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of Pittwater, Australia
Fireshed Winter Dinner - Italian Feast
DUE TO TECHNICAL ISSUES - The Union Game WILL NOT be
broadcast prior to the dinner as previously advertised.
Fire Brigade Training - All Welcome
Sunday 7 August
Fire Brigade training, as usual, will commence Sunday 7
August from 9am.
If anyone is interested in seeing what happens on training days please
feel free to pop in.
Wood Collection from Elizabeth Park
Just to clarify the issue, it can seem rather simplistic - banning of
collection for firewood, but there is a body of evidence that shows
regular removal of dead wood from bushland reserves can have ongoing
impacts on the health of the ecosystem for both native animals and
Collection of firewood from any of the bushland reserves is not allowed
as dead wood in all its sizes is an important part of the natural
Collection of wood from native bushland areas has been identified by
the Office of Environment and Heritage as a 'Key Threatening Process".
What this means is that the impacts of regular wood collections from
bushland have an incremental and domino effect on the native plants and
animals within that community to the point where species can be
threatened to potential extinction within that locality.
Often residents don't realise that their small collection of firewood
is only the tip of the iceberg, that their neighbours and others are
also collectively having a major impact on the local bushland by each
regular collecting what appears to be a relatively small amount of dead
While I concur that an area burn will reduce the amount of finer fuel
on the ground, a hazard reduction burn is only undertaken on a periodic
basis and would occur only within a particular time frame for that
vegetation community. For example within the Spotted Gum Forest, area
burns are only undertaken within a minimum of a 15 year period, as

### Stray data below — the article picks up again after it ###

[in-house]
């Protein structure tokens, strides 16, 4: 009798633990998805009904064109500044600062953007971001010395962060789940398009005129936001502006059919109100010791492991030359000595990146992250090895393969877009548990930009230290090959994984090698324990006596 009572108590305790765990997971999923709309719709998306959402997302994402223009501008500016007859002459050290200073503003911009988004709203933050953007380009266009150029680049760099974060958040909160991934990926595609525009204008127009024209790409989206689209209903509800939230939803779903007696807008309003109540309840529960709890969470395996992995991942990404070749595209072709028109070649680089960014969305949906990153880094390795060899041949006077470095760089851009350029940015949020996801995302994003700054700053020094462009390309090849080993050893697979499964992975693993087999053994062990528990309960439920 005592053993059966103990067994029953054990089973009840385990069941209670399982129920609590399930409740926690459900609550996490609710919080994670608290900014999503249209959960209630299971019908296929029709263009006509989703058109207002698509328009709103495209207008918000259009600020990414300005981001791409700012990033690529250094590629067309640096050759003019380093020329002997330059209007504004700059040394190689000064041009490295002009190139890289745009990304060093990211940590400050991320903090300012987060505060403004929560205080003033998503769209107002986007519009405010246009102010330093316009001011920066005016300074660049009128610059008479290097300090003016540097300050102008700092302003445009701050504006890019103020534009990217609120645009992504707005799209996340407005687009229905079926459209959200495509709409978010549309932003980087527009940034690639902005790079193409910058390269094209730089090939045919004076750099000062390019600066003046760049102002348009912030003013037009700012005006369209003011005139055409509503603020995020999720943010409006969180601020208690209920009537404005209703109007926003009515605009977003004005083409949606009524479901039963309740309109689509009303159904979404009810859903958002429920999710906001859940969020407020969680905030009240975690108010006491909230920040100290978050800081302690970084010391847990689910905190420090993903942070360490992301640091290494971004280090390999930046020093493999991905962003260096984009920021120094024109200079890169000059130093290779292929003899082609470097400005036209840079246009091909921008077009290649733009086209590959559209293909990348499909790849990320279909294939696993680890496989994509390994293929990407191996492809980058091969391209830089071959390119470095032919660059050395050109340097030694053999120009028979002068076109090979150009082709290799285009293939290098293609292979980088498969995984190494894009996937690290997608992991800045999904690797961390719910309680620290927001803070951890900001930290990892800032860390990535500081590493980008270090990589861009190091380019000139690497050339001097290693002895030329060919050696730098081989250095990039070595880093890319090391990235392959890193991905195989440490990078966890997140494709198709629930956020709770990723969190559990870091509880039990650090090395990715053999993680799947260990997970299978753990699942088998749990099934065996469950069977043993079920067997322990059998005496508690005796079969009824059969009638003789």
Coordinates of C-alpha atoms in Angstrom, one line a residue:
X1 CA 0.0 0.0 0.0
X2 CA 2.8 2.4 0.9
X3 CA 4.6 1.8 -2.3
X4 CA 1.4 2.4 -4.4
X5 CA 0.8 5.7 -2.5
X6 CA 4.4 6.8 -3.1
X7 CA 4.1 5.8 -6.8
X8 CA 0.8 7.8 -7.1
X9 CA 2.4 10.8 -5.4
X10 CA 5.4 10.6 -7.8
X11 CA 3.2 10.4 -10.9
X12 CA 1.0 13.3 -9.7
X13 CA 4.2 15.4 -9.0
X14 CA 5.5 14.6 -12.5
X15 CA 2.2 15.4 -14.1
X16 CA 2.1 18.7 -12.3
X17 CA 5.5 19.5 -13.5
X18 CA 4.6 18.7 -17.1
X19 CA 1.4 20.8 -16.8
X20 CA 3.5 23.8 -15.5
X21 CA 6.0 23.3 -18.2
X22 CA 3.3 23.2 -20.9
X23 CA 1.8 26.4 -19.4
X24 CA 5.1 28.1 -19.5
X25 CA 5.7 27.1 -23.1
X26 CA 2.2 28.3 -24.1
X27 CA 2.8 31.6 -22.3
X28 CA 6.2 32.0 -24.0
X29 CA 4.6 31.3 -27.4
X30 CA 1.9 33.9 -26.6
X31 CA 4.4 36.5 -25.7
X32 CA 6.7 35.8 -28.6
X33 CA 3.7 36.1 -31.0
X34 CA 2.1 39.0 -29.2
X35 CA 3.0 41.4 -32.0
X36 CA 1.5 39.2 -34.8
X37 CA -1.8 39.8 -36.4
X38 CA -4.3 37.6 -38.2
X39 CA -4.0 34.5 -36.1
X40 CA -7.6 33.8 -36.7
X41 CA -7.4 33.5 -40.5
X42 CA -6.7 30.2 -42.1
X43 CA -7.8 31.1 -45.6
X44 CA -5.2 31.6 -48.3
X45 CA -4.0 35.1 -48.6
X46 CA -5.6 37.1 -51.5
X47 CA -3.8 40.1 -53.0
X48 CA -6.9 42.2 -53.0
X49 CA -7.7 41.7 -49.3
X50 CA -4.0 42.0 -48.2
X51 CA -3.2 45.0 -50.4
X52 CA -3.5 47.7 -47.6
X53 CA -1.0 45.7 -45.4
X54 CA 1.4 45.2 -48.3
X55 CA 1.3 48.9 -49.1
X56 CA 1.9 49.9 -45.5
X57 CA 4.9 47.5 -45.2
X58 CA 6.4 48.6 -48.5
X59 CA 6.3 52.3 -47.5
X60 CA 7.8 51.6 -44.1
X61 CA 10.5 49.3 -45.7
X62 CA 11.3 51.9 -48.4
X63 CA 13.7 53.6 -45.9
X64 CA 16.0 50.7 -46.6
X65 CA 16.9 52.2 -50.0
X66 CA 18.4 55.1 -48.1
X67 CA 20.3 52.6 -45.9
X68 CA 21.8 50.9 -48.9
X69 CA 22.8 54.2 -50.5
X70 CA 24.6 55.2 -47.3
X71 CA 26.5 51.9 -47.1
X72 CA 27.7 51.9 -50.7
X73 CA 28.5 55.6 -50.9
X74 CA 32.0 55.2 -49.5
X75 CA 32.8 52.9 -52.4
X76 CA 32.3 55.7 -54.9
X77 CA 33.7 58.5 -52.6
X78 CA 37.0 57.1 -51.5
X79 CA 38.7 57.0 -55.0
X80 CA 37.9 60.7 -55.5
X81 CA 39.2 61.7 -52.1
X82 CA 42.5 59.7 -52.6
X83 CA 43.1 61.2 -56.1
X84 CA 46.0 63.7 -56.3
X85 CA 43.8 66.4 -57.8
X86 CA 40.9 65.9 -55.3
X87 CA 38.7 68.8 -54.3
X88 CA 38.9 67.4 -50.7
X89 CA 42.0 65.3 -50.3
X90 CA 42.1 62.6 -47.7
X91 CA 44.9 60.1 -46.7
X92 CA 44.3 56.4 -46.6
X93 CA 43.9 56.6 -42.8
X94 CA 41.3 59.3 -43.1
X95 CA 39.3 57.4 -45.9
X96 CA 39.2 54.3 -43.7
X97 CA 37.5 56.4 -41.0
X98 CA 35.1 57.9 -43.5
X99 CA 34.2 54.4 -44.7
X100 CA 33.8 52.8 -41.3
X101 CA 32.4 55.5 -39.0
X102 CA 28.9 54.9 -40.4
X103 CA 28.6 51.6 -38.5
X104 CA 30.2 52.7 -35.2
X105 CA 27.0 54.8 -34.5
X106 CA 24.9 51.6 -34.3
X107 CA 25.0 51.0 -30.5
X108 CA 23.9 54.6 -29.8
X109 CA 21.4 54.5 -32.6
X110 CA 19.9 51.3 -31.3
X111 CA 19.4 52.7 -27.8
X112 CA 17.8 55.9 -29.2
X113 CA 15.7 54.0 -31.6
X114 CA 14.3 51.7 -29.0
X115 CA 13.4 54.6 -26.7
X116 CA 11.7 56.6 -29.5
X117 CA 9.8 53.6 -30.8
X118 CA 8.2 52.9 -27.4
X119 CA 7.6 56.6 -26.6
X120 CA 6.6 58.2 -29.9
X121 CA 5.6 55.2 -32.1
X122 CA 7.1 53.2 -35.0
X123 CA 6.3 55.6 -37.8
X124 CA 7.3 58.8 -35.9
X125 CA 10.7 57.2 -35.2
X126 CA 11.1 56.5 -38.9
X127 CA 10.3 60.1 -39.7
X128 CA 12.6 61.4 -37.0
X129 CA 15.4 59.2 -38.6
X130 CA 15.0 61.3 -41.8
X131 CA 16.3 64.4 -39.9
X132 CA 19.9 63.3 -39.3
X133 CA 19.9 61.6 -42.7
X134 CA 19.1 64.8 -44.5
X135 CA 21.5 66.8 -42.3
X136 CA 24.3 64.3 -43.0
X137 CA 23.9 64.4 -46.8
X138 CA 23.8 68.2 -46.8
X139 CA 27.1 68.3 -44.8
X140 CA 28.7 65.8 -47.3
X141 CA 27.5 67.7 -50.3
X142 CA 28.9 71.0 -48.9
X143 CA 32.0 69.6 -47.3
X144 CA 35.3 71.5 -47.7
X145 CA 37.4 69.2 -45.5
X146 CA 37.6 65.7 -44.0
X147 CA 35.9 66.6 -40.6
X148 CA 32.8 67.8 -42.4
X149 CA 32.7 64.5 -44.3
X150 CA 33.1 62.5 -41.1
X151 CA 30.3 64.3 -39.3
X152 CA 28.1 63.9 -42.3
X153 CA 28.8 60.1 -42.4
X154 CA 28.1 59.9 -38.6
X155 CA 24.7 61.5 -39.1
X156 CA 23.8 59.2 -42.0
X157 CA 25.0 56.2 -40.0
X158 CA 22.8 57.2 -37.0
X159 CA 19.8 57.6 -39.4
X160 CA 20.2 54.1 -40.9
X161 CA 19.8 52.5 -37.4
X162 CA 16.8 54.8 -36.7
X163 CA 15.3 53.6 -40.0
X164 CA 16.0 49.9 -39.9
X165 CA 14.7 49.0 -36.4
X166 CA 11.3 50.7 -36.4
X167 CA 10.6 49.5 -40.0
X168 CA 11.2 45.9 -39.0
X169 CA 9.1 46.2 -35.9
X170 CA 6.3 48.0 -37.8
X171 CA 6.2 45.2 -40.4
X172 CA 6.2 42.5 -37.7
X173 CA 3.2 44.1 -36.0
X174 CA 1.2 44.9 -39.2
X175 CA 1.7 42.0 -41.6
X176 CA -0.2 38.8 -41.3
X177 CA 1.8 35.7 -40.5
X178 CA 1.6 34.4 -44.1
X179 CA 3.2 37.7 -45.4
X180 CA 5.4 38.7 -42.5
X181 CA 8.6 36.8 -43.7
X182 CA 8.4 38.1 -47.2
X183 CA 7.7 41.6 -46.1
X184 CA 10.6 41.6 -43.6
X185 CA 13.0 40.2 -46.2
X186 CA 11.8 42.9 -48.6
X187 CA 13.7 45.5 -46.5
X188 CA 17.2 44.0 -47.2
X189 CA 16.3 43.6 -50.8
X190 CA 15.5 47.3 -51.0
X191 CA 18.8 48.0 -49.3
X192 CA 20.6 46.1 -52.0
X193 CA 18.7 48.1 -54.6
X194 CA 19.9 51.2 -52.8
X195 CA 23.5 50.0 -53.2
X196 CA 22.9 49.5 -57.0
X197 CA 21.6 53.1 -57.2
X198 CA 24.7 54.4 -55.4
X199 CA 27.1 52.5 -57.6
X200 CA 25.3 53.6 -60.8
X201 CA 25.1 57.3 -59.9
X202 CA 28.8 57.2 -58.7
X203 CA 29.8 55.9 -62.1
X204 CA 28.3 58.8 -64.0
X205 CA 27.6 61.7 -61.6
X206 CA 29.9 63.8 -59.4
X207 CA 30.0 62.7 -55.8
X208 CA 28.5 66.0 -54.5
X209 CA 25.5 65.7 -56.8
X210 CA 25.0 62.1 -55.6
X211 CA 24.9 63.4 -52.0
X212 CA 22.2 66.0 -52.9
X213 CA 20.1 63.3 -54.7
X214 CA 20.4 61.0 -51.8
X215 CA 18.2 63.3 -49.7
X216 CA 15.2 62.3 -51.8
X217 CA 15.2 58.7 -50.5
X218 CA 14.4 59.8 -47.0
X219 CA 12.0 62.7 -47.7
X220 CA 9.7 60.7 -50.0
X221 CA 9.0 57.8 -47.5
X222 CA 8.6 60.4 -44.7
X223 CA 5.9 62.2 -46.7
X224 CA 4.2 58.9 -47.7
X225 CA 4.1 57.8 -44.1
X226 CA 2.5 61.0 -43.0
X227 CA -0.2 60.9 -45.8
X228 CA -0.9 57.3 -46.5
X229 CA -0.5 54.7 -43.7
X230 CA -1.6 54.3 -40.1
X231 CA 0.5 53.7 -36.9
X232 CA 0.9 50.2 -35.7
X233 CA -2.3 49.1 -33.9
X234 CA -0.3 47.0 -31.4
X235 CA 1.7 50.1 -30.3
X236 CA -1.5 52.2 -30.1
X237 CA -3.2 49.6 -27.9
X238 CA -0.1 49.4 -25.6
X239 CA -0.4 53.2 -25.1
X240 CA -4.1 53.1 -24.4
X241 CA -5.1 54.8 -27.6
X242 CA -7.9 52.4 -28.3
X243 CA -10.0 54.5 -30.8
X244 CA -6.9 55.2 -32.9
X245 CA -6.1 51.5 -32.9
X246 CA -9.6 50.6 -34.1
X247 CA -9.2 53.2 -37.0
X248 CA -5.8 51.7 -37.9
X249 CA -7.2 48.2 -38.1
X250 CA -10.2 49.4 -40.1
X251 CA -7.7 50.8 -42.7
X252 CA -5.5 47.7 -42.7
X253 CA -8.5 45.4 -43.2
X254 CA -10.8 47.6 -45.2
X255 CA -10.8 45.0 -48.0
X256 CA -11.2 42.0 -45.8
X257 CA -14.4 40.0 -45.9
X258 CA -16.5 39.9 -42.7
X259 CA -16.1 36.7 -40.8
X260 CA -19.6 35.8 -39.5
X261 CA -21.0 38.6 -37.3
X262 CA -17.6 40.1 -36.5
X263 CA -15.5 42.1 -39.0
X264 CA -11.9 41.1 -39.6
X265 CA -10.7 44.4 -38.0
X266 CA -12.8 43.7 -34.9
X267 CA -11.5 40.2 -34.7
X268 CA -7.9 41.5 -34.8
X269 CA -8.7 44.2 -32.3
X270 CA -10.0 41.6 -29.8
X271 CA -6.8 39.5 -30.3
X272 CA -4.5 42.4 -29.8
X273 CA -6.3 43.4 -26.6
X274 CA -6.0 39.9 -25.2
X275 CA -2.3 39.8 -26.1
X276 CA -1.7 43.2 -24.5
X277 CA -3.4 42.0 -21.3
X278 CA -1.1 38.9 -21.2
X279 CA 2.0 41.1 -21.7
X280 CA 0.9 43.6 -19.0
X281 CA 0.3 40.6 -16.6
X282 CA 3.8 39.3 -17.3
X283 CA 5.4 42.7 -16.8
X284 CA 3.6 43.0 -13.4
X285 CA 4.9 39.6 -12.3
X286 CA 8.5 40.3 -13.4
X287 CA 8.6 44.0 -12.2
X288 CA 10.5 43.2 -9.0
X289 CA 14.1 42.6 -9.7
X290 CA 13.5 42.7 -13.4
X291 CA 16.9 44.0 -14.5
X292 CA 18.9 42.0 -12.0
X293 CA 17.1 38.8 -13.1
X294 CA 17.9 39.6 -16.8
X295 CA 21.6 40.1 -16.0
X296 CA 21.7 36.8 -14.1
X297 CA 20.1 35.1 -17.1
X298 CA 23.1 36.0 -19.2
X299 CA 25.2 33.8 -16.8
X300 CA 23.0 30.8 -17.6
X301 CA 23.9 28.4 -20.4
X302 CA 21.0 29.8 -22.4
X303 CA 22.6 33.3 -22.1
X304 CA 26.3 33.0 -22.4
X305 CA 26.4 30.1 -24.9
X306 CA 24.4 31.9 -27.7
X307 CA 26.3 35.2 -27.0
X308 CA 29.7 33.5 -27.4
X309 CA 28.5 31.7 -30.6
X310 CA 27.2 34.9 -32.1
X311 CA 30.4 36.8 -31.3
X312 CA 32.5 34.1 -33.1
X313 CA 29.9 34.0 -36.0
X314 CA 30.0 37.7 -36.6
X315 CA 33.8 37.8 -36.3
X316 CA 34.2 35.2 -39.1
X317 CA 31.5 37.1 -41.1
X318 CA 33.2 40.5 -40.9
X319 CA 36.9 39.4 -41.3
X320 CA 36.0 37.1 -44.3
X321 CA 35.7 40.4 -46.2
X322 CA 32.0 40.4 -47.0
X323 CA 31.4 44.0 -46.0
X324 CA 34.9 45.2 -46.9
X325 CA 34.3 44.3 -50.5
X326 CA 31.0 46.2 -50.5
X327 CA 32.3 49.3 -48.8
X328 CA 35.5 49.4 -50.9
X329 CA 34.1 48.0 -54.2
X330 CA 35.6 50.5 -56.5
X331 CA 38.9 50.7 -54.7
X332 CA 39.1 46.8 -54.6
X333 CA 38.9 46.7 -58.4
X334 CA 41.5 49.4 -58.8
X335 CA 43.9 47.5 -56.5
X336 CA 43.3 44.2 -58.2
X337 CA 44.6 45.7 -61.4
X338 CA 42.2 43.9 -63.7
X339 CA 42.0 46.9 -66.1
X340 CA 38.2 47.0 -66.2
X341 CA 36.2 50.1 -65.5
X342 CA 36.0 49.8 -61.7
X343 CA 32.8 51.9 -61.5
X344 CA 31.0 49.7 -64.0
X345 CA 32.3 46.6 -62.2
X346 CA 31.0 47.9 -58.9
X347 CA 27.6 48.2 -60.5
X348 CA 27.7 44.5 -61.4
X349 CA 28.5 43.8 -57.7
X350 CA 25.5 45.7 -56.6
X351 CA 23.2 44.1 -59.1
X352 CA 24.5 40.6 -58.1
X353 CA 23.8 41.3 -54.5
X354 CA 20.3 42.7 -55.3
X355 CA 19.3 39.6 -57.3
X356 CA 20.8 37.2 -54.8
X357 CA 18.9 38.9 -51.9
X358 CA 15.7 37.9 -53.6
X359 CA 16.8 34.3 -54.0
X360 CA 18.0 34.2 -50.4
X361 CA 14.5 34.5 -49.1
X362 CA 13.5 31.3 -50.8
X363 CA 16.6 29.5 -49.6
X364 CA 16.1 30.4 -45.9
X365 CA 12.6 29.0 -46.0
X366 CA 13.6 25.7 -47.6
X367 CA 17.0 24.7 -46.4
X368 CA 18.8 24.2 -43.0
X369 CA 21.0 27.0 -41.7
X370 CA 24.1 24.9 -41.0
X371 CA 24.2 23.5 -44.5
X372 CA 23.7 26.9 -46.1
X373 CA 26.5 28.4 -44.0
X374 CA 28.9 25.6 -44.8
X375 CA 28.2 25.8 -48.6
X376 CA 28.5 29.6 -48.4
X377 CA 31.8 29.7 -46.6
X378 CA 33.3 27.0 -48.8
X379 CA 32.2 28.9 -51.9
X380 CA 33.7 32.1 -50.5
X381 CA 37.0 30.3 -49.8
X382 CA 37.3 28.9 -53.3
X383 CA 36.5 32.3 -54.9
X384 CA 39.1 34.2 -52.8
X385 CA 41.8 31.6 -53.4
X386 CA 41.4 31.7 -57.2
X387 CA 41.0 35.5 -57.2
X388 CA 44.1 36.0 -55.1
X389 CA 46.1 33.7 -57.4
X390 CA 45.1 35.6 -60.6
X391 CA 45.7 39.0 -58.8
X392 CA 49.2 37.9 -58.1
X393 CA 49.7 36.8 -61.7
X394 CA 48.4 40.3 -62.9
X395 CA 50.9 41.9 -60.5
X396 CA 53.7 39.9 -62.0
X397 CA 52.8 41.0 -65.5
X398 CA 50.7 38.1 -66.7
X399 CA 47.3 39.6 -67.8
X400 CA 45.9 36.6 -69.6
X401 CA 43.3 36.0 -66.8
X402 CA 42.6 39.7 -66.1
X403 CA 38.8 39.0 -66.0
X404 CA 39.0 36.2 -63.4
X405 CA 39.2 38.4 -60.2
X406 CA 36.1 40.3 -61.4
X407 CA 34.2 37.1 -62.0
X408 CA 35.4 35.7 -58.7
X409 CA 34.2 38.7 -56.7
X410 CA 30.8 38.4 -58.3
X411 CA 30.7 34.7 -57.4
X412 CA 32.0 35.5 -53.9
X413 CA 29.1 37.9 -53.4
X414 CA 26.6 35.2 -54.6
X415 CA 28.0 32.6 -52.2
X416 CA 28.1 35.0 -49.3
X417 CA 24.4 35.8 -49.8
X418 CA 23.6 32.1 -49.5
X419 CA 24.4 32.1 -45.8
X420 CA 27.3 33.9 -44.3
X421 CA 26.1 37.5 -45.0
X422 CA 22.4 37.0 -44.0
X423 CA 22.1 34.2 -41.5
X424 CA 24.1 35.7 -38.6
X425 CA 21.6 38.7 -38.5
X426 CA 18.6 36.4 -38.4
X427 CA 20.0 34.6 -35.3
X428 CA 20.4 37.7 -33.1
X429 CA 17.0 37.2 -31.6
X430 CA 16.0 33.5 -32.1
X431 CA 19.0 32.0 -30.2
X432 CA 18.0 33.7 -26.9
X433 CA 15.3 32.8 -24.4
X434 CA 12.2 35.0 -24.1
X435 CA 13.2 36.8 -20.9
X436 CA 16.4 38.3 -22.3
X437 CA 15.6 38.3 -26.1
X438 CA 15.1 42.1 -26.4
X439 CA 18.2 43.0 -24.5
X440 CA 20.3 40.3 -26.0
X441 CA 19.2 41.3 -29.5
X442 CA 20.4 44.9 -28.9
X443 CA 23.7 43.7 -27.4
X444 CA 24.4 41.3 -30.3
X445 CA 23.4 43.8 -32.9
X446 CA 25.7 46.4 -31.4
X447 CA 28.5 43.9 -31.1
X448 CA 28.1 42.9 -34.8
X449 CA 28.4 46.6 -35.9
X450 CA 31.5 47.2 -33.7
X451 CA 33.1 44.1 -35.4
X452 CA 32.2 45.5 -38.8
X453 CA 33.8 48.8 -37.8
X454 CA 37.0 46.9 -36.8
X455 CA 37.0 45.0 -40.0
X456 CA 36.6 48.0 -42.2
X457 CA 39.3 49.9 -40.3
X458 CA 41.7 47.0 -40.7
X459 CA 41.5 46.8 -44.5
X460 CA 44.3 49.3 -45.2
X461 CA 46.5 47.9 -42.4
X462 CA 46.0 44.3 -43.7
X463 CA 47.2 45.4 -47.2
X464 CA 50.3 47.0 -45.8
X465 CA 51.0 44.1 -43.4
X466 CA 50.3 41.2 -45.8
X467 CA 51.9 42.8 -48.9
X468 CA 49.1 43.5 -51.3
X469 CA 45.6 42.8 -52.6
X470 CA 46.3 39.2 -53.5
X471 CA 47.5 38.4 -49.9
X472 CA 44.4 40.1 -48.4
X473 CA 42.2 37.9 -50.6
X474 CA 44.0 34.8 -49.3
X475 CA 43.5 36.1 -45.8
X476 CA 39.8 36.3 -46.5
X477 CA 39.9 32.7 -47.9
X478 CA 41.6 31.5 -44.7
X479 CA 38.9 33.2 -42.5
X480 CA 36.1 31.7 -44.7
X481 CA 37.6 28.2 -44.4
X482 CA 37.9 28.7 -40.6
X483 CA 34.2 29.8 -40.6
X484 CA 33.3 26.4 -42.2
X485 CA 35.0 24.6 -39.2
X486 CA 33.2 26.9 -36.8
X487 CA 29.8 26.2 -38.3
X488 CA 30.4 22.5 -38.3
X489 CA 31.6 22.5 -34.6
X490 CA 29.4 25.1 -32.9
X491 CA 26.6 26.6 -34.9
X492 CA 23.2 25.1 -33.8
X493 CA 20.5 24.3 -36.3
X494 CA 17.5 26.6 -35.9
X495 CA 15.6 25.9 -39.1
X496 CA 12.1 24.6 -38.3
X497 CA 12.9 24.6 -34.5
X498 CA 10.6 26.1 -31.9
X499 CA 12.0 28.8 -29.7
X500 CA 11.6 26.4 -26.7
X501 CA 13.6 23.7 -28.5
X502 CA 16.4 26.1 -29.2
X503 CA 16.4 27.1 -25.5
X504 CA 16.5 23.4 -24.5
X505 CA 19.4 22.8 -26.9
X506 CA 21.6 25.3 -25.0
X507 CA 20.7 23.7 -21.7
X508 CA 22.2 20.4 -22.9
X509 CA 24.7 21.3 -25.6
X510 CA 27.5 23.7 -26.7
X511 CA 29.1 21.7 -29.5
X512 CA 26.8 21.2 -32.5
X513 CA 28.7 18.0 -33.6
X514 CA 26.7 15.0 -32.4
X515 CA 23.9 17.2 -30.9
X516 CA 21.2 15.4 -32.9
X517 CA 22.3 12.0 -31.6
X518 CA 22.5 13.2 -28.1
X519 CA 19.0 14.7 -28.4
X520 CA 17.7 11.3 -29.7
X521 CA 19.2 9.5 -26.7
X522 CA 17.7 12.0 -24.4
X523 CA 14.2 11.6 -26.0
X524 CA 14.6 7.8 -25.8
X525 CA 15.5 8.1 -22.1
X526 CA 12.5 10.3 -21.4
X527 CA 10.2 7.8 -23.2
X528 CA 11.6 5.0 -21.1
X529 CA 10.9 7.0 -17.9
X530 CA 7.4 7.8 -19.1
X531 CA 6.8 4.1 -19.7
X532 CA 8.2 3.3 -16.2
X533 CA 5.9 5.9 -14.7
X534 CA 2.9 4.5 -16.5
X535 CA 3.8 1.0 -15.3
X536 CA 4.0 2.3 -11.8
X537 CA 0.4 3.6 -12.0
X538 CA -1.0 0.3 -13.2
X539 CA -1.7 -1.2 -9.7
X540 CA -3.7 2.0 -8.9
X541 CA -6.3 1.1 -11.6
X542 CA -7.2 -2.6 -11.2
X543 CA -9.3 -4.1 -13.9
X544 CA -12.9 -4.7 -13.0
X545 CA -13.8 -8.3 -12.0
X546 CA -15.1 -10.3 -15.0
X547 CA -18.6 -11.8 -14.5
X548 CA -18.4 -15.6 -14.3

anything more frequent can reduce the diversity of plant species on
site. However, some manual hazard reduction usually weed control and
small pile composting or removal of finer fuels off site can also be
undertaken when the fine fuels (flash fuels) increase to a degree that
they are considered to be a potential hazard.
Irregular fire wood collection on a small basis would probably have
very little impact, however, it is the management of such collection,
by many individuals that can have a combined overall impact with a
negative result for the biodiversity over a period of
Again dependent upon the fauna in the area, even lighter kindling and
branches can be significant if reduced, to various fauna species within
Removal of larger timber including logs with hollows can have a major
impact on a wide range of native fauna as these provide many options
for habitat for species from insects up to the larger marsupials.
I would suggest that you only collect kindling within your property or
on the road verge outside your property.
The Three Lookouts Walk in Ku-ring-gai
Chase National Park.
When - Sunday,
14 August starting and finishing at Morning Bay Wharf.
- 10.00 am.
about the walk.
This walk takes in the three major lookouts for the Bays and Scotland
Island. The total length of the walk is about 16km., but there is a
number of places to shorten the walk to just 8km.
This is a wonderful time of the year to catch the wild flowers.
To do the whole walk plan on 4-5 hours. Some of the walk is
cross country so good walking boots and long pants are desirable. The
walk is planned so the group can wade across Towlers Bay at low
tide. This means that you need to wear shorts or bathers
under those pants.
So take the ferry to Hall's Wharf or kayak or row to Morning Bay Wharf
(there is very little room for power boats). Bring a lunch
and some water if you want to do the whole walk.
This walk is only suitable for people in moderate physical
condition. Because of its length and the bay crossing I
believe it is unsuitable for anyone under high school age.
Paul Kinnison 999760127 or 0403144608
Note - This walk will be canceled if the forcaste is
Check the PON or call Paul if you have doubts.
Can anyone help?
My family having a place on the island from the 50's till it was sold
in mid 1980 I have always wandered about a certain aspect of the island
that no one could explain and I was hoping you could help.
We spent a lot of time playing and pumping for yabbies on the mud flats
between Bell and Carol's and I remember that as the path ran along side
the old oyster lease at the Bell's end of the flats there was a large
rock with faces carved on it and what looked like a name under one of
them. I am going back a lot of years and I hope it is still there and
Can any of your readers advise me of the origin of the carvings, who
did them and when etc etc.
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views expressed in this newsletter are not necessarily the views of the
Scotland Island Residents Association (SIRA), or
Pittwater Community Association (WPCA)